A man accused of punching and killing another man in a supermarket car park when they clashed over a disabled parking bay, told a jury today (Weds) “I feel sorry for his family, I still do.”
Alan Watts, 65, was giving evidence in his defence and was asked if he bore any malice towards Brian Holmes, the man he’d struck causing him to fall to the ground and fracture his skull.
Near to tears, he replied “Not at all” adding that he’d “lost a son” himself and knew how Mr Holmes’ family must be feeling.
He went into the witness box on day two of his trial at Luton crown court where he pleads not guilty to the manslaughter of 64 year old Mr Holmes.
Mr Watts claims he acted in self defence when he struck former cancer patient Mr Holmes.
The two men had been involved in a violent confrontation on the afternoon of Saturday August 3 this year in the car park of an ASDA supermarket store in Biggleswade.
The jury have been told how, at around 3pm that afternoon, the defendant who lives in Biggleswade with his wife Hazel, was sitting in his Range Rover in the car park.
He was waiting for his wife who was shopping in the store when he said he saw Mr Holmes walk up to a vehicle parked in a disabled parking bay and put a bag in the boot.
The court has heard the car belonged to Mr Holmes’ wife Christine, 60, who was in the store.
She suffers from rheumatoid arthritis and, as a result, is a blue badge holder and entitled to use the bays.
But, on seeing Mr Holmes walk up to the car, Mr Watts agrees he called out sarcastically through the open passenger door window “You look like you need a wheelchair”.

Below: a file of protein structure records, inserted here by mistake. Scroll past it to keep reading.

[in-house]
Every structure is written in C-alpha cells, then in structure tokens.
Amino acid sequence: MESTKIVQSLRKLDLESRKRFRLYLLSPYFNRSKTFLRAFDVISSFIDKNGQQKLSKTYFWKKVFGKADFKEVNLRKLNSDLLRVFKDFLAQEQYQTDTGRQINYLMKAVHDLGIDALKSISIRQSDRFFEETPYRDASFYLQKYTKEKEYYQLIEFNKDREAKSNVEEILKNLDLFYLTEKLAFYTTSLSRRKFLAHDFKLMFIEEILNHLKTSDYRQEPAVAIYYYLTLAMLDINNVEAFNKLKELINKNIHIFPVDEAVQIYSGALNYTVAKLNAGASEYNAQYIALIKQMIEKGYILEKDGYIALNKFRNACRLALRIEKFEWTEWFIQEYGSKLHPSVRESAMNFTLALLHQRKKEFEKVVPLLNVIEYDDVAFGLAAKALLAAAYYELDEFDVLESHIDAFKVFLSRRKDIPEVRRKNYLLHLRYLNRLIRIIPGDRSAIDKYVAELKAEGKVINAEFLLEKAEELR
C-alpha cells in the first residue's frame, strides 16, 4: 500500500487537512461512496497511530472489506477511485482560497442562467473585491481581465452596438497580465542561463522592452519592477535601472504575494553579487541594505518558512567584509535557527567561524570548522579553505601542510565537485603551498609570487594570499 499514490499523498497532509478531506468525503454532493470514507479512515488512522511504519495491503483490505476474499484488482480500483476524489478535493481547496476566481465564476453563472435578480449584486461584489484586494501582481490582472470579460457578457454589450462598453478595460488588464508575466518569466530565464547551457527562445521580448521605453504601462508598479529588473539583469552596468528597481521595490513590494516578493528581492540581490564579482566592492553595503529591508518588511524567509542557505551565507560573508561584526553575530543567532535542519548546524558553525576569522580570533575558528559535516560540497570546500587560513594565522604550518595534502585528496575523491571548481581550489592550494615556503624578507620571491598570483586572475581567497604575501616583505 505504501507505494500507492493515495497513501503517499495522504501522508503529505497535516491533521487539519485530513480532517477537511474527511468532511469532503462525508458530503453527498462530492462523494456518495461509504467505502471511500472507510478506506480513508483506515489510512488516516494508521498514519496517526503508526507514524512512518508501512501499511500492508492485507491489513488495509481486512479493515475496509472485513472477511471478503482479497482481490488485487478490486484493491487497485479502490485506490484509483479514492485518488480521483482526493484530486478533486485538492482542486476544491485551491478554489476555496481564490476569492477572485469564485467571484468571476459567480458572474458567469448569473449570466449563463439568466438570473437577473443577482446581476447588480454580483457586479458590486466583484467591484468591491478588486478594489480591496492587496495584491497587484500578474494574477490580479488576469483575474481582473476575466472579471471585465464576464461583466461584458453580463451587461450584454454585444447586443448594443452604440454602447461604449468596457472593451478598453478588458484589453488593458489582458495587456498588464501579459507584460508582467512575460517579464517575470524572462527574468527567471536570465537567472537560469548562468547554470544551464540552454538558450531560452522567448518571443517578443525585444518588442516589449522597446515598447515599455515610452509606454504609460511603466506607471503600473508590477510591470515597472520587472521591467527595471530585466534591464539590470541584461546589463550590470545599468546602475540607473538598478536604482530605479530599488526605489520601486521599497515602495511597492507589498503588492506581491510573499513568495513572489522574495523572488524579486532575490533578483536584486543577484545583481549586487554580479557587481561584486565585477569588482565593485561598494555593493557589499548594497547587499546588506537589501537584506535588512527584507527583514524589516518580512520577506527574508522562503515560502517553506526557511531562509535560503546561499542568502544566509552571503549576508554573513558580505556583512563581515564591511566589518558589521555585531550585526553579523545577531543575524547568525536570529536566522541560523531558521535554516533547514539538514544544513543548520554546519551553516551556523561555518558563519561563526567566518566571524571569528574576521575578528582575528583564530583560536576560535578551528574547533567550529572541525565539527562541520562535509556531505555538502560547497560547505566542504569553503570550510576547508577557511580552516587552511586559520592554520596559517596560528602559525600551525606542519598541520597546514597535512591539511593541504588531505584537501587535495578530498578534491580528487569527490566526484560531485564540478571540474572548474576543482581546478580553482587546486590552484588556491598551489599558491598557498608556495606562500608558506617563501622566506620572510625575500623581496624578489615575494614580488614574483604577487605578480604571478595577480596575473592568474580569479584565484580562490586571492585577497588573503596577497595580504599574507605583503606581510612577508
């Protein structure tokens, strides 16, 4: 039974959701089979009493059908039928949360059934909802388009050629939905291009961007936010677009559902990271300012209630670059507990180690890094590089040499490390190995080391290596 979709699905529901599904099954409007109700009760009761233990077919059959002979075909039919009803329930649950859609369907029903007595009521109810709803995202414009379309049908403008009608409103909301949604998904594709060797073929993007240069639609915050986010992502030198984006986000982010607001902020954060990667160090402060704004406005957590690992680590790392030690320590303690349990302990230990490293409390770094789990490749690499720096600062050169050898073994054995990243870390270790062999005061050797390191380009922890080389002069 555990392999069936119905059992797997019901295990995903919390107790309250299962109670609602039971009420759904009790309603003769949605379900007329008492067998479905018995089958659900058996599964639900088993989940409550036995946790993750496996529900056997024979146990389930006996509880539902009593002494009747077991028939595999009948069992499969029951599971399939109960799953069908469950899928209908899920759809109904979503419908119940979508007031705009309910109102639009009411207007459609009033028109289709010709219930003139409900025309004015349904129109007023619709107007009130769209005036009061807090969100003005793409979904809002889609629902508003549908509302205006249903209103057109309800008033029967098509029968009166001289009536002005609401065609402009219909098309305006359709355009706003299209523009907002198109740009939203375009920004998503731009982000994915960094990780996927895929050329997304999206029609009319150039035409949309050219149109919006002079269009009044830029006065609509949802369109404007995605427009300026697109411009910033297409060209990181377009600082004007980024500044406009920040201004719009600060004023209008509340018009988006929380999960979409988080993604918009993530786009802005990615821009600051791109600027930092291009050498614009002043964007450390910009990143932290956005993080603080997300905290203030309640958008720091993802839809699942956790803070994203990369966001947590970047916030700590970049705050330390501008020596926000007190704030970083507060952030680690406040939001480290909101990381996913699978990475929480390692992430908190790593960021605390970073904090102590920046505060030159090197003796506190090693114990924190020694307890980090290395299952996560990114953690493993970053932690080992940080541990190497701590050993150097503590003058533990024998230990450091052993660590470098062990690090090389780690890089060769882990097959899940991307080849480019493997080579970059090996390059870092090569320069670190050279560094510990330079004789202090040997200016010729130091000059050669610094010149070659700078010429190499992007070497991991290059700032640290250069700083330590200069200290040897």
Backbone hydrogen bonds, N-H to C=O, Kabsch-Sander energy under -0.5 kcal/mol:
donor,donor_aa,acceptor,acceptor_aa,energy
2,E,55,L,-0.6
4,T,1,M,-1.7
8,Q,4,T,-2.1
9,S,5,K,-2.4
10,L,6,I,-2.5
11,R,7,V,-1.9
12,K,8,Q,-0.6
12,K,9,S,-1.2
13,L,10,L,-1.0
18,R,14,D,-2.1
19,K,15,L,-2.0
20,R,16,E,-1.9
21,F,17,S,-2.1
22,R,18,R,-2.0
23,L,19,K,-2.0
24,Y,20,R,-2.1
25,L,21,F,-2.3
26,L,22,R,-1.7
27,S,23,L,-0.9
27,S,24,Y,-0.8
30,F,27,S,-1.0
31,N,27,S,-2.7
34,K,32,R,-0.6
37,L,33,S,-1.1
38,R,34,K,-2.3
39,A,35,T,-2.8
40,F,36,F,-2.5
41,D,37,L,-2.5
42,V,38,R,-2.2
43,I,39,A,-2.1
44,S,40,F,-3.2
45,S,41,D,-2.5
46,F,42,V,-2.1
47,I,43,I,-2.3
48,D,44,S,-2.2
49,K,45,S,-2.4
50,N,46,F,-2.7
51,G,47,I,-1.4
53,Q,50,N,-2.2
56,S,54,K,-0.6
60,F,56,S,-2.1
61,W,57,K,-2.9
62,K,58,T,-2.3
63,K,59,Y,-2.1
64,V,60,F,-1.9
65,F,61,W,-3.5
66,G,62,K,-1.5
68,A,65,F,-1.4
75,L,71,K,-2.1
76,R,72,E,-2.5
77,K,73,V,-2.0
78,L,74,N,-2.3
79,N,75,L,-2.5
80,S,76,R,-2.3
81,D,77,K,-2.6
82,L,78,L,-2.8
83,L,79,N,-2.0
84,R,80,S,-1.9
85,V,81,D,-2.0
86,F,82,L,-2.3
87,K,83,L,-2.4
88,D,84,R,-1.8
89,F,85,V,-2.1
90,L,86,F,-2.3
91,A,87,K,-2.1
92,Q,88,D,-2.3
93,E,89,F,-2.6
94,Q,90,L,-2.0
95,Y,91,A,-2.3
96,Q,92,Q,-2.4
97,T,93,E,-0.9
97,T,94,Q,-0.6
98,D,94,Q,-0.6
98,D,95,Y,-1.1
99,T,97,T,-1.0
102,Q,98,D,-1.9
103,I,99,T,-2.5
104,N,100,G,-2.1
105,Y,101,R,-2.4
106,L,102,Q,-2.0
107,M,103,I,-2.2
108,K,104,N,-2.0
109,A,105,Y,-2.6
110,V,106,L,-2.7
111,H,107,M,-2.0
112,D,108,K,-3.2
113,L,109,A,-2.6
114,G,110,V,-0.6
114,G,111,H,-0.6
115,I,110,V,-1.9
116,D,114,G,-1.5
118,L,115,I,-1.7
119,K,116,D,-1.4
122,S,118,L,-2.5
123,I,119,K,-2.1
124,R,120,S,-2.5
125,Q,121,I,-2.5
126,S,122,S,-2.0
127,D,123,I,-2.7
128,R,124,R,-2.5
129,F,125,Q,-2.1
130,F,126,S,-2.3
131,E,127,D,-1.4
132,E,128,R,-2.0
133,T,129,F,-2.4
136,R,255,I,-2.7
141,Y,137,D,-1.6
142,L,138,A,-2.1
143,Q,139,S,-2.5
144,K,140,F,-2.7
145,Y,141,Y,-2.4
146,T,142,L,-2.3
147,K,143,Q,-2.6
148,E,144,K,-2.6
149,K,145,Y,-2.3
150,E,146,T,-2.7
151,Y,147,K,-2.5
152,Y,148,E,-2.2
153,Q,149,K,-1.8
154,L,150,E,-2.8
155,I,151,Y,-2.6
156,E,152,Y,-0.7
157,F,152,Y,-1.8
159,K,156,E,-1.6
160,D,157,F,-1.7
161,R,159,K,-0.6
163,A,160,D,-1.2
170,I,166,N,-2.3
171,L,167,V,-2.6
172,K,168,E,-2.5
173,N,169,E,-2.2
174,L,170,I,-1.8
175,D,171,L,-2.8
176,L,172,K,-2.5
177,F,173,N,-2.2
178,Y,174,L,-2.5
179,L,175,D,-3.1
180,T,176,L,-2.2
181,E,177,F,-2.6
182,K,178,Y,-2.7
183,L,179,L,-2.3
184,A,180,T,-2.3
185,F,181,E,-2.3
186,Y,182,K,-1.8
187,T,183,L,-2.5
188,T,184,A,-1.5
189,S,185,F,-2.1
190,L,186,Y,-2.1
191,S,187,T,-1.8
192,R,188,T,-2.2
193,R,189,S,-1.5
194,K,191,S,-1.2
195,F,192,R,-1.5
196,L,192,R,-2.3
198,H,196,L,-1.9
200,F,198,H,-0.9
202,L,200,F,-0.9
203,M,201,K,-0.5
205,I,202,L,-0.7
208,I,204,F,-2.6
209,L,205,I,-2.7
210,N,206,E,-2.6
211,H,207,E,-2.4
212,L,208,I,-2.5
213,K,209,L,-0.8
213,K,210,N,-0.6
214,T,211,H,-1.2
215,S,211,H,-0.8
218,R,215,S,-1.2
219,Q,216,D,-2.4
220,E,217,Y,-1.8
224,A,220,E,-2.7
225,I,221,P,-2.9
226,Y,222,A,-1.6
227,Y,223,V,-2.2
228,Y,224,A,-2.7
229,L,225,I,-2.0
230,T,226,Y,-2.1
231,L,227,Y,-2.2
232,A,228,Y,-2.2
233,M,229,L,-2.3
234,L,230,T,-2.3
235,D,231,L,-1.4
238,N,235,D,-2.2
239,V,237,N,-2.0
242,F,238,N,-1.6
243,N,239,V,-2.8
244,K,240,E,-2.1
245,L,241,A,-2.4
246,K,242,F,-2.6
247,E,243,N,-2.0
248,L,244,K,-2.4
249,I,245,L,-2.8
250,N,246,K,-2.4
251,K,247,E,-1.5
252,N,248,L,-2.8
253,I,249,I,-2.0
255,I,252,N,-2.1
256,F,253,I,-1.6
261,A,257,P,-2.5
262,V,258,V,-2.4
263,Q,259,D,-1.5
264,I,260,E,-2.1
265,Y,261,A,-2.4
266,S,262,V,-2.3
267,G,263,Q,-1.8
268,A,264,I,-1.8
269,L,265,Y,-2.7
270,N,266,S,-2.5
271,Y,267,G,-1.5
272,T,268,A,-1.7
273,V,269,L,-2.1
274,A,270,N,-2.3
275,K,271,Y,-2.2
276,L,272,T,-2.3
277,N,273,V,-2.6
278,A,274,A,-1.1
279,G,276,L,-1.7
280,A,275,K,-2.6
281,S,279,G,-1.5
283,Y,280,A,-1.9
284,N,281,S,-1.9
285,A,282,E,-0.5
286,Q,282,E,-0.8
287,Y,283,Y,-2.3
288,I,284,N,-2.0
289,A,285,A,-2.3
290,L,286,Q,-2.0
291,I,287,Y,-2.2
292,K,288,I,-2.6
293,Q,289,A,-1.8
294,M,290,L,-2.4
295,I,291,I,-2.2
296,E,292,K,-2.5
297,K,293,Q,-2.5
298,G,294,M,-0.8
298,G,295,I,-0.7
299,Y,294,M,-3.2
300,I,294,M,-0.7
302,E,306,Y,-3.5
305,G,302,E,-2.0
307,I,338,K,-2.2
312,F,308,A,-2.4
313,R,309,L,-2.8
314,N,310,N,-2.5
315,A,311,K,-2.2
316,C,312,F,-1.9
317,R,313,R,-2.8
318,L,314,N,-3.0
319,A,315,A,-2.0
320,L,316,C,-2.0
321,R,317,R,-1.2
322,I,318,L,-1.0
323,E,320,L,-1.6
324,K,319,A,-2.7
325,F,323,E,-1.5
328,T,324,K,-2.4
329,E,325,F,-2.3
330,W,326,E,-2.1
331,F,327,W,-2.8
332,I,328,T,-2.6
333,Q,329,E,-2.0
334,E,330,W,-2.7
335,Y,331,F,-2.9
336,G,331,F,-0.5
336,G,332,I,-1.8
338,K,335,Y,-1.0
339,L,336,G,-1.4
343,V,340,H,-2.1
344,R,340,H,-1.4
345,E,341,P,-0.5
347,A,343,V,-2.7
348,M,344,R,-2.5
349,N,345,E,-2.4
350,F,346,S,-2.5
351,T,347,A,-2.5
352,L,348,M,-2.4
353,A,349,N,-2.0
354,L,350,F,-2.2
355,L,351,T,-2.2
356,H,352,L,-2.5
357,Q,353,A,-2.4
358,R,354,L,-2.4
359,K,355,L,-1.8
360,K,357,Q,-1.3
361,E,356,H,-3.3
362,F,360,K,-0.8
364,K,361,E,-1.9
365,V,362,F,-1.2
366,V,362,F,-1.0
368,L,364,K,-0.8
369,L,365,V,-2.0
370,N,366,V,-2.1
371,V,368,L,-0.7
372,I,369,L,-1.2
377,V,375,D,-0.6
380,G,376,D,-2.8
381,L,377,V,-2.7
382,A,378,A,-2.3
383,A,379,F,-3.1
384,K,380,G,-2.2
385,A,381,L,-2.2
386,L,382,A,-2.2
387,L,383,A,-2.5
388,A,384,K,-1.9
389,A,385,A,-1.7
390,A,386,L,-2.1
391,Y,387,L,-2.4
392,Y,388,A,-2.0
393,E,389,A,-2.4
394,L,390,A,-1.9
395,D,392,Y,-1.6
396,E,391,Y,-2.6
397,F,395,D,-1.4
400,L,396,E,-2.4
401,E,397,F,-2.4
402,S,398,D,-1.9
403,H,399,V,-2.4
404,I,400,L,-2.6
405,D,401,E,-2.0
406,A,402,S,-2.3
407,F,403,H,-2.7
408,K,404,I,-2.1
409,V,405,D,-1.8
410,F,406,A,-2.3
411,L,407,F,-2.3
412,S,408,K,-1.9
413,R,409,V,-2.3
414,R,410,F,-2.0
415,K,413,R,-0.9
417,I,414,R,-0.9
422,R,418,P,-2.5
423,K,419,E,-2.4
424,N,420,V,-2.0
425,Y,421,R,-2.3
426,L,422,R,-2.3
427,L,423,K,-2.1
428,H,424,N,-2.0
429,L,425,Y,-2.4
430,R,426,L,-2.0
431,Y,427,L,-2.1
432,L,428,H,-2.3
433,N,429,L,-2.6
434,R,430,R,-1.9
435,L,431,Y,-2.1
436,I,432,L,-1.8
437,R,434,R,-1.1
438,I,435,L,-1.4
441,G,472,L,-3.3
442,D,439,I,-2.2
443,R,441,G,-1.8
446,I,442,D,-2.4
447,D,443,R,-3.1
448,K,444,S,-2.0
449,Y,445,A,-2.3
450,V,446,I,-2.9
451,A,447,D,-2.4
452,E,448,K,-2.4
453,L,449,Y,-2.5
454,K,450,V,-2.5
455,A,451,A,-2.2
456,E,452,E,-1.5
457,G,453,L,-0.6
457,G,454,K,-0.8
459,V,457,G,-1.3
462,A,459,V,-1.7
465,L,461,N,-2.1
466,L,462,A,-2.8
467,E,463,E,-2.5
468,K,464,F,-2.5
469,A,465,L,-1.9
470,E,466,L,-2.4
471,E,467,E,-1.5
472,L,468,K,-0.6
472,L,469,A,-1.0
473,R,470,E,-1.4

Today/Yesterday (Weds) Mr Watts, a retired builder and plaster who told the court he also suffers from diabetes, said on hearing the remark, Mr Holmes “went into one.”
He told the jury “It’s the only way I can explain it.”
Mr Watts said at this point his wife had got back in the car and he went on “He was really swearing. He was effing and blinding, saying what are you effing talking about. Why don’t you mind your own business and p off.”
He said Mr Holmes then walked around his car to where he was sitting behind the wheel. “My arm was on top of the door and he grabbed my arm and was pulling it out of the window.”
Mr Watts told the jury he tried to push the other man away and get out of the car but couldn’t because he was still strapped in by his seat belt.
“I wanted him to get away from me. He had attacked me in the car and I was very concerned about what else he was going to do,” he told the jury.
After a few seconds he said he managed to release the seat belt and open the door and was able to get out of the car.
“All I wanted him to do was get away from my car and get away from me and my wife.”
He said they were by the front of his car and he went to push Mr Holmes in an effort to make him go, who then grabbed his right arm trapping it against his chest.
“That’s when I hit him with my left fist and it connected with the right side of his face. He fell backwards. I looked at him and saw him laying on the floor.”
He said he was concerned for his wife and the fact that Mr Holmes might have had friends nearby.
“I was so concerned I was going to be set upon - I didn’t know if he had friends around,” he told the jury.
Asked by Derek Johashen defending why he had initially tried to push Mr Holmes away, he replied “Because I wanted to get him further away from my car. Ididn’t know if he was going to kick my headlights in - he was so irate.”
He said he backed up his car so he could drive around Mr Holmes and told the court “I know it seems callous, but honestly I was so scared, I just wanted to get away.”
The case continues.